It’s 2007 and Leticia Longoria-Navarro is in her senior year of college at Oregon State University. But she’s not on the OSU campus. She’s at the Oregon State Penitentiary, taking a class called Outside In, a sociology class on crime and punishment where OSU students learn alongside convicts.
Longoria-Navarro, now a parole and probation officer for sex offenders in Multnomah County, says this was her career-defining moment. Working on schoolwork side-by-side with inmates challenged all of Longoria-Navarro's previous notions about people in prison.
“I just saw the level of ability and potential for change, and the importance of leveraging strengths,” says Longoria-Navarro. “That’s when I knew I wanted to work in the criminal justice field.”
According to Longoria-Navarro, a typical day doesn’t exist in her job.
“This is one of the most dynamic environments I have ever worked in,” says Longoria-Navarro. "At any moment things can change dramatically. We can go from helping a client work through a crisis to taking someone into custody for safety concerns."
Longoria-Navarro works with a wide range of people, covering the whole gamut of high- and low-risk offenders. She meets with victims and convicts, including sex offenders and human trafficking perpetrators, offering support and resources for housing and family services, doing risk assessment, cognitive interventions and talking about treatment involvement.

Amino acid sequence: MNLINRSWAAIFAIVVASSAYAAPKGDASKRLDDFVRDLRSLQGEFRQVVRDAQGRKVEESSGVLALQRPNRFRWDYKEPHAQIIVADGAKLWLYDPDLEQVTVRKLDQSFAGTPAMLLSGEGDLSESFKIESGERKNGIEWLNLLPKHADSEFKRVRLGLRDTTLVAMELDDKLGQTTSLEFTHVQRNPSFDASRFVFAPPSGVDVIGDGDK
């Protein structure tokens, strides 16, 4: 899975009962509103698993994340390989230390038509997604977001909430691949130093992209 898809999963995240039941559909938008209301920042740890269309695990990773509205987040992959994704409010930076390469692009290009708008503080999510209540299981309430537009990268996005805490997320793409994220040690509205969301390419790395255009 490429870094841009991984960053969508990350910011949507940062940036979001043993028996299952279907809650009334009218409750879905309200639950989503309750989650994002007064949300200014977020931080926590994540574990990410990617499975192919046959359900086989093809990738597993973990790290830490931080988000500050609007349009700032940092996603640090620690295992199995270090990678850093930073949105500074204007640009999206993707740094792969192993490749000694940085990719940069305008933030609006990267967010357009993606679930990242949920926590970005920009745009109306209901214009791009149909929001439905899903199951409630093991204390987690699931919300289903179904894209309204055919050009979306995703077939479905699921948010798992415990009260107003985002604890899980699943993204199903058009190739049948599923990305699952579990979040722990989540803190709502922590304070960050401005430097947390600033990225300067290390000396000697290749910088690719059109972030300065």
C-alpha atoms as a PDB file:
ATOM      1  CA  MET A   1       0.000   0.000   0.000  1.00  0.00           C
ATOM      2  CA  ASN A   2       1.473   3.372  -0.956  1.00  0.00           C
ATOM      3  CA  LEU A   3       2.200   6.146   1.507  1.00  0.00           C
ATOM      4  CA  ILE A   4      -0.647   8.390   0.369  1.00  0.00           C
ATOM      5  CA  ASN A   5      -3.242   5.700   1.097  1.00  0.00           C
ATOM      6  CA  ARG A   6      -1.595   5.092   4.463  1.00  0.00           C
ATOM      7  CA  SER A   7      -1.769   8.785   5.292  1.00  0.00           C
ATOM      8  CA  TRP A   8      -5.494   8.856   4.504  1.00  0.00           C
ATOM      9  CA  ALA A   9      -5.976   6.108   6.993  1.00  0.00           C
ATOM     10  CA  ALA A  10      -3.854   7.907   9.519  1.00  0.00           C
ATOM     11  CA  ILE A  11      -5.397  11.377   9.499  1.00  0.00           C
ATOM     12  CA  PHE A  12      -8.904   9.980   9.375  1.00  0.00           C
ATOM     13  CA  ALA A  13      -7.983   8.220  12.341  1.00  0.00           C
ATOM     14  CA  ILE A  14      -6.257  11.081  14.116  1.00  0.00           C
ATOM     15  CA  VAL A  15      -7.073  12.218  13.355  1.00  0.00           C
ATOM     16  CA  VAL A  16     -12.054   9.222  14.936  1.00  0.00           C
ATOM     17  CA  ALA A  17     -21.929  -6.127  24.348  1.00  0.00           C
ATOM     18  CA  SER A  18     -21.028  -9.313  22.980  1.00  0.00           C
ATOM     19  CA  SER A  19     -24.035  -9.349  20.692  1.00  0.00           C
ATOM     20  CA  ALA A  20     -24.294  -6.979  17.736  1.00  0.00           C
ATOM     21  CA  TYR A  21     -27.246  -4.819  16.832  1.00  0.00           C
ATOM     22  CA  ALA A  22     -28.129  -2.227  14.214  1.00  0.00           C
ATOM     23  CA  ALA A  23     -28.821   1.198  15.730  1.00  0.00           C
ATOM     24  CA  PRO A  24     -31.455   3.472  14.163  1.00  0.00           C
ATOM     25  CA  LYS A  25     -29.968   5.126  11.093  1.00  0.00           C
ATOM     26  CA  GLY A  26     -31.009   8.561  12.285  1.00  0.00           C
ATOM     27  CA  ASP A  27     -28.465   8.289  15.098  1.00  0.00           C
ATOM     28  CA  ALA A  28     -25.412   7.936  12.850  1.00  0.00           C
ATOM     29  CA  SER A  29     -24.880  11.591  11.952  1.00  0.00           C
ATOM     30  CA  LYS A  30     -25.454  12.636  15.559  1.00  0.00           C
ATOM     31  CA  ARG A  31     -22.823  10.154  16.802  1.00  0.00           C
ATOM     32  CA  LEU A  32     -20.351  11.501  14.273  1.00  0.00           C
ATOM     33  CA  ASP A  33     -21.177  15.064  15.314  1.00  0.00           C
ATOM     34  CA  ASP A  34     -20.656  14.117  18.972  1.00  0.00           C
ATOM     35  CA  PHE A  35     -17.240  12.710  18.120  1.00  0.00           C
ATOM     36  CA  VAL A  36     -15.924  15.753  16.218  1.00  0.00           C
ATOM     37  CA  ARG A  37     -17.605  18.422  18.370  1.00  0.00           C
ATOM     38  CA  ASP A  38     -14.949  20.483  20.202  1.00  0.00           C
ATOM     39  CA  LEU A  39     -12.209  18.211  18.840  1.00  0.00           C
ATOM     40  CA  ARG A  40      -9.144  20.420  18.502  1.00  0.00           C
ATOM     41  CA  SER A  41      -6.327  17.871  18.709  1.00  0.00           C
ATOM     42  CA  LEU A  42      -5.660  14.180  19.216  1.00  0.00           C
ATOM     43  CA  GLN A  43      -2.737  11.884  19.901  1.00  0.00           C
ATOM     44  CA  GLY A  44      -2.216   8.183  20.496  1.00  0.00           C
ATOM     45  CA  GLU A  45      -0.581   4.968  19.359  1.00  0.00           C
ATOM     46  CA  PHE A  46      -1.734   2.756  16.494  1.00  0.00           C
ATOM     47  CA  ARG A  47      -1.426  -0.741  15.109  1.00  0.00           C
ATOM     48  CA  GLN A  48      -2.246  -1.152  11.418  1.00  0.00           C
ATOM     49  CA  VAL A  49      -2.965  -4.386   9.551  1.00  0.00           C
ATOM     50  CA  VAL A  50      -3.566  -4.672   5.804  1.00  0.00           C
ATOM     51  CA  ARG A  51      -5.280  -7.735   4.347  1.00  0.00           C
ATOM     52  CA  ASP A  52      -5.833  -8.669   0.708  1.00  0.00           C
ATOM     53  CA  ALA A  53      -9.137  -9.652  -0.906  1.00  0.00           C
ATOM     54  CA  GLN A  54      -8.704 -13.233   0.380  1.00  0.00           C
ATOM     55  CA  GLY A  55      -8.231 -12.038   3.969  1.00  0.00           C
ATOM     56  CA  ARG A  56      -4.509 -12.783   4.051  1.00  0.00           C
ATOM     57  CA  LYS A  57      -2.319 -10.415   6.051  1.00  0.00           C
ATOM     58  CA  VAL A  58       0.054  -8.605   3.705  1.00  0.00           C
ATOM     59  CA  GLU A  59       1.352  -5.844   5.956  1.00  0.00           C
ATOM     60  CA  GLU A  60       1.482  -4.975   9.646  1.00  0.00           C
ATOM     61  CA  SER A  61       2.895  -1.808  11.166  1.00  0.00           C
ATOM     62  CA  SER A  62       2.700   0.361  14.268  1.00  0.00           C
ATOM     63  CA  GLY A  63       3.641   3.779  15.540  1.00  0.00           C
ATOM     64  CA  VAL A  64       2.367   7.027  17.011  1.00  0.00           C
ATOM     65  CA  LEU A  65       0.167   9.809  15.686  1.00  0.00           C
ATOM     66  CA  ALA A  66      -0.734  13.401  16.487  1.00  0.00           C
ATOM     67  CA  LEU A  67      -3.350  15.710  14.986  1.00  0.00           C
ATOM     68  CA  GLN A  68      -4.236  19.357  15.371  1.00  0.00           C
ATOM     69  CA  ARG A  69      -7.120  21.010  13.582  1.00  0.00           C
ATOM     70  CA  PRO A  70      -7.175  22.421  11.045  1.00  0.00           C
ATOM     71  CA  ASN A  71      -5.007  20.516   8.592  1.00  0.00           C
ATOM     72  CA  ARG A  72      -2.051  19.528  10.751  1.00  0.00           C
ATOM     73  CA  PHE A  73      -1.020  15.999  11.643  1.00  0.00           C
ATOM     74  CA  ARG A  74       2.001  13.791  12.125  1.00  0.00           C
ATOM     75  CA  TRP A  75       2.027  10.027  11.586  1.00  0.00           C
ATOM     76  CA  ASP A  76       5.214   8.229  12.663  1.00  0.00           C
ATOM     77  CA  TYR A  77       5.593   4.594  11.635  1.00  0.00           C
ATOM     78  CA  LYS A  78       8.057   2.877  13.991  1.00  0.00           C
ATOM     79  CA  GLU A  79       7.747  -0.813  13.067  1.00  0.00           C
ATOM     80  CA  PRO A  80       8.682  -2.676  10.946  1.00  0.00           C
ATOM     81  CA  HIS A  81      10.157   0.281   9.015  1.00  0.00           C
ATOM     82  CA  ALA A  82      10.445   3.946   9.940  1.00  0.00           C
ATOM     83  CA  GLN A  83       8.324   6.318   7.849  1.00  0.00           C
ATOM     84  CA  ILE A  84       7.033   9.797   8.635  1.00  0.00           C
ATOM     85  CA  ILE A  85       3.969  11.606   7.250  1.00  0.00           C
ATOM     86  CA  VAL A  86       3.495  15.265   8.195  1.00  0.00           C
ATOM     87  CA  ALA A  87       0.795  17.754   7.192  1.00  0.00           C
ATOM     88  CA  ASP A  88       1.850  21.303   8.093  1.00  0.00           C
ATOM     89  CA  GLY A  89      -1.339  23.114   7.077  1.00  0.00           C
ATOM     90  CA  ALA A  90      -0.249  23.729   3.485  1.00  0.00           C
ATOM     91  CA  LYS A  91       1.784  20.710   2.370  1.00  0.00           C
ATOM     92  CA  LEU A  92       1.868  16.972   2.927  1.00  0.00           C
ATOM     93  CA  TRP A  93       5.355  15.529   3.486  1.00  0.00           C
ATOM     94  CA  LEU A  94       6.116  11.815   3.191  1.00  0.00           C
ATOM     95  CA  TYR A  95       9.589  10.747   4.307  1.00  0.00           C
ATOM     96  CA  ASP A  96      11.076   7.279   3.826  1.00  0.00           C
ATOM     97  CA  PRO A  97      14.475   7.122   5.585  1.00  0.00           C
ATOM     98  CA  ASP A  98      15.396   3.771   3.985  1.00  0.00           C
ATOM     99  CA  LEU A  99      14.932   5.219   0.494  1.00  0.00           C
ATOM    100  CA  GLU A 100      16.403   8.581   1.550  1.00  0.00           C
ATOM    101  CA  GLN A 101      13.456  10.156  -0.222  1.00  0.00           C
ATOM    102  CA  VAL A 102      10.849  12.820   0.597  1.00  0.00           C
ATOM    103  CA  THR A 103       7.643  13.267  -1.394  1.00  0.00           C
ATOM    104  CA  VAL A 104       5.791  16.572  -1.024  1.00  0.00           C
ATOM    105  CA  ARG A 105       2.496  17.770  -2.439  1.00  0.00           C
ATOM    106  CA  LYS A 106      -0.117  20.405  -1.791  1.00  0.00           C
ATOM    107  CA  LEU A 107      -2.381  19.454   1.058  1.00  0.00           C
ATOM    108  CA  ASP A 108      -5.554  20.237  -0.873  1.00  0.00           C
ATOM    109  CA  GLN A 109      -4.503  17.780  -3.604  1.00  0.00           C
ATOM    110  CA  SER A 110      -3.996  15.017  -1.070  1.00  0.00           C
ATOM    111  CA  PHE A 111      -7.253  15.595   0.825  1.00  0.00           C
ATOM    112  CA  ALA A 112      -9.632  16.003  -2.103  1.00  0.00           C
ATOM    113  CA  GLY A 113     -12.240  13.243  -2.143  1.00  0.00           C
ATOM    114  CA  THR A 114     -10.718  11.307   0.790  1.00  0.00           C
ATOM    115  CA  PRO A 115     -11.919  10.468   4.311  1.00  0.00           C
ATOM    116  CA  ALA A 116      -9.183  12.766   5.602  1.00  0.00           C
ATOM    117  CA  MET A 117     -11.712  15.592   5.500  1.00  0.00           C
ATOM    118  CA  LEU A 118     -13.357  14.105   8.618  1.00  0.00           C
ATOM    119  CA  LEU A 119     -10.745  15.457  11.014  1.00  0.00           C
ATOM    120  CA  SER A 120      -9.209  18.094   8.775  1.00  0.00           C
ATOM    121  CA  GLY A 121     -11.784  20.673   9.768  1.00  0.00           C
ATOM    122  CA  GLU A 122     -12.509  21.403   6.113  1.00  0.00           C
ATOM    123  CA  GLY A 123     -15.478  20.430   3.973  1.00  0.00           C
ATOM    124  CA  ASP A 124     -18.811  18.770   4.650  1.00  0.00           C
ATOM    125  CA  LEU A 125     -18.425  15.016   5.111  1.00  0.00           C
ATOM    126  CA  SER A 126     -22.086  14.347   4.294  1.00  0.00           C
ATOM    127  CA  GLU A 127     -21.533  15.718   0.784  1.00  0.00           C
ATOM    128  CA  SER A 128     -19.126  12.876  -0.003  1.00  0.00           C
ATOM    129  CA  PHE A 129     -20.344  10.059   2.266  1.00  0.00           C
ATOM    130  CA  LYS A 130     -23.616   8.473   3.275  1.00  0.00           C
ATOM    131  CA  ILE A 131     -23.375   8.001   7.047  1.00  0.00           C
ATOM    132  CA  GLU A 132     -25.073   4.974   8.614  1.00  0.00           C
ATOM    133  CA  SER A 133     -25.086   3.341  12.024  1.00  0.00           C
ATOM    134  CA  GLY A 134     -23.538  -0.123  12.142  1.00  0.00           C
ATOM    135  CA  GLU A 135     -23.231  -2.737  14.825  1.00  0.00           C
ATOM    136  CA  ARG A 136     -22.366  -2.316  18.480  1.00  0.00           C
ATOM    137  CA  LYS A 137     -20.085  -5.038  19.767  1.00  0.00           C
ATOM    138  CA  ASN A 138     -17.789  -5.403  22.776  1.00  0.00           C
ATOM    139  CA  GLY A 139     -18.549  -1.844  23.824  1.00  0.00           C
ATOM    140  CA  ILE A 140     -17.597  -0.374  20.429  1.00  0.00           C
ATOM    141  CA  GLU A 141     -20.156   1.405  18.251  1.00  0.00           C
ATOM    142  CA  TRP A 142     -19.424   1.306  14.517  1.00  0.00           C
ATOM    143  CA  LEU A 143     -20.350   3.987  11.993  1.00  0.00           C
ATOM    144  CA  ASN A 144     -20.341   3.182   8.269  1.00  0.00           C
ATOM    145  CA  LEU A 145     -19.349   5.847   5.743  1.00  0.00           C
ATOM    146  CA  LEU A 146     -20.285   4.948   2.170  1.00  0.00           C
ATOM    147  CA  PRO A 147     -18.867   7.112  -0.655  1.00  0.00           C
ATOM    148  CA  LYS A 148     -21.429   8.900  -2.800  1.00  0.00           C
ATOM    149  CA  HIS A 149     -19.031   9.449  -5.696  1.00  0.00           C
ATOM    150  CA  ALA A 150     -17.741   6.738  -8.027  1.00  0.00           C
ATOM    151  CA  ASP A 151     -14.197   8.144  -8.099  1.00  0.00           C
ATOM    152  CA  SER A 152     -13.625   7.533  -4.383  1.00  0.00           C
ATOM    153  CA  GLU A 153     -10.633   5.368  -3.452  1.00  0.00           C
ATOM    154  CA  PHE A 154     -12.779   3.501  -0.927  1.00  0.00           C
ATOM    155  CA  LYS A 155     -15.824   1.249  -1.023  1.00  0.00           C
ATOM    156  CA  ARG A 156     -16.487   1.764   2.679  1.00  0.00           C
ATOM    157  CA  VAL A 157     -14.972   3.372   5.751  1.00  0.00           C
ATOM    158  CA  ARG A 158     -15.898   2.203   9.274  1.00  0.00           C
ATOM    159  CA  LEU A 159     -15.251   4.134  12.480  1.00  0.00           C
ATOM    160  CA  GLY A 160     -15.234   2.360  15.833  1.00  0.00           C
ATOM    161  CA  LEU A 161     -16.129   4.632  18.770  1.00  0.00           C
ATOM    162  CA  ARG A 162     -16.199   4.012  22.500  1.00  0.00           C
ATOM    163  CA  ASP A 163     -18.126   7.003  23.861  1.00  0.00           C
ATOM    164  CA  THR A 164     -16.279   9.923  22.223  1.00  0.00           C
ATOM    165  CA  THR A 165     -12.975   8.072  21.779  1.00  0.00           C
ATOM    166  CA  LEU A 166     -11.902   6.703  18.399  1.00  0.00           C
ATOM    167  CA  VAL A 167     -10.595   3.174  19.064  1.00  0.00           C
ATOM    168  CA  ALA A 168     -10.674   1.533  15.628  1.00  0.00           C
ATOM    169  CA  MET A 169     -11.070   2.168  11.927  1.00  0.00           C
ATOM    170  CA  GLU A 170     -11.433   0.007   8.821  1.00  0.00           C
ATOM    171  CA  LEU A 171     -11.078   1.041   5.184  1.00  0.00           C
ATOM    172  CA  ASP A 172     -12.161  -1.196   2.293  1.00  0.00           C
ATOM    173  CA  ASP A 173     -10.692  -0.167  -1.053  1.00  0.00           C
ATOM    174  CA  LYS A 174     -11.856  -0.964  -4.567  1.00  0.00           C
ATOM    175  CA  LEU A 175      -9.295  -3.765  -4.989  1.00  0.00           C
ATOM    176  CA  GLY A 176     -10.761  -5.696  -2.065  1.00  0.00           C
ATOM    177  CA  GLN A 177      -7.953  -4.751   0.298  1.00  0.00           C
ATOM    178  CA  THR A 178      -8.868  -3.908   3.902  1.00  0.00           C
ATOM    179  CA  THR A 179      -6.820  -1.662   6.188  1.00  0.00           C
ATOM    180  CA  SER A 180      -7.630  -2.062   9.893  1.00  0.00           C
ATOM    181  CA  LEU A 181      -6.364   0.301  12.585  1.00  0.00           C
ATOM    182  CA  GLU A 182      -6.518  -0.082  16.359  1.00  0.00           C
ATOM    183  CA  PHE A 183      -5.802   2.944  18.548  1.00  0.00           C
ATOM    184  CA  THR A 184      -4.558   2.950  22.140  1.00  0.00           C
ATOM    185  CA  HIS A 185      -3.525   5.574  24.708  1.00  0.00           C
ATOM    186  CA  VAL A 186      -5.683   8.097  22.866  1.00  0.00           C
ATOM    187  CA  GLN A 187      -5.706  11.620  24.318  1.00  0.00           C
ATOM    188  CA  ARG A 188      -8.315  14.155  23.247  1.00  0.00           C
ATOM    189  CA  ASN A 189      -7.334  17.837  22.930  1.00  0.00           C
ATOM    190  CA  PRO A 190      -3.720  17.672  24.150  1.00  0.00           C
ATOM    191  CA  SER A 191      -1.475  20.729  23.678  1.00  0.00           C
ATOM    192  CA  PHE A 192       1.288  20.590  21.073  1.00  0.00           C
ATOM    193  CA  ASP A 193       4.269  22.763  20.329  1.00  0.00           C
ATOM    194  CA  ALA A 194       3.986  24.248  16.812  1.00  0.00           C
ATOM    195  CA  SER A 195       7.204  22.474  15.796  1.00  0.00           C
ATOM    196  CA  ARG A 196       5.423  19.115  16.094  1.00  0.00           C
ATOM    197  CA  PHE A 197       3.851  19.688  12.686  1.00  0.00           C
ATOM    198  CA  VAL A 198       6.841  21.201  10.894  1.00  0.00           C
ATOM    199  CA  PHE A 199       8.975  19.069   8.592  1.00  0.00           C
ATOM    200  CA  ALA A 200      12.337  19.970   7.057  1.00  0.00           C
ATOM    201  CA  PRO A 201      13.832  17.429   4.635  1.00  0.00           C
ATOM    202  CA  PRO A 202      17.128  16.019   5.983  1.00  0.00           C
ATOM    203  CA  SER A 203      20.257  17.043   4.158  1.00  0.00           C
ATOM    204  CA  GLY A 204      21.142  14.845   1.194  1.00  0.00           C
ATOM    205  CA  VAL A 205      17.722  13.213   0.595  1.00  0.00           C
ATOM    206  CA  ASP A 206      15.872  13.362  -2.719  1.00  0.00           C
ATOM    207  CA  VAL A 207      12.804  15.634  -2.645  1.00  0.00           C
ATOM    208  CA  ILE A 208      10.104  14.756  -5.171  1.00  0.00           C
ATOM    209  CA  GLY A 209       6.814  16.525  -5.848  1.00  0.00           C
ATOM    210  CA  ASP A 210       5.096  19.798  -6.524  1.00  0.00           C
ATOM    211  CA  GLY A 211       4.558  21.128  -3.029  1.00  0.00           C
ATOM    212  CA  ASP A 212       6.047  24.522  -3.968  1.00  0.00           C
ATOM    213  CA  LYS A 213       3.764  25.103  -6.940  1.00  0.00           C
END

As a lead parole and probation officer at the Sex Offender Unit for DCJ, Longoria-Navarro assists the managers in day-to-day duties of the unit, as well as training and coaching of staff in evidenced based practice initiatives such as Effective Practices in Community Supervision (EPICS), motivational interviewing, and case planning. She is also a field training officer, and she mentors and trains new officers.
As a young girl growing up in Multnomah County, Longoria-Navarro saw many unmet needs for many people, which led to a lot of sad situations. As a self-described “people person,” Longoria-Navarro has always wanted to work in the community to connect people with the many resources that are offered.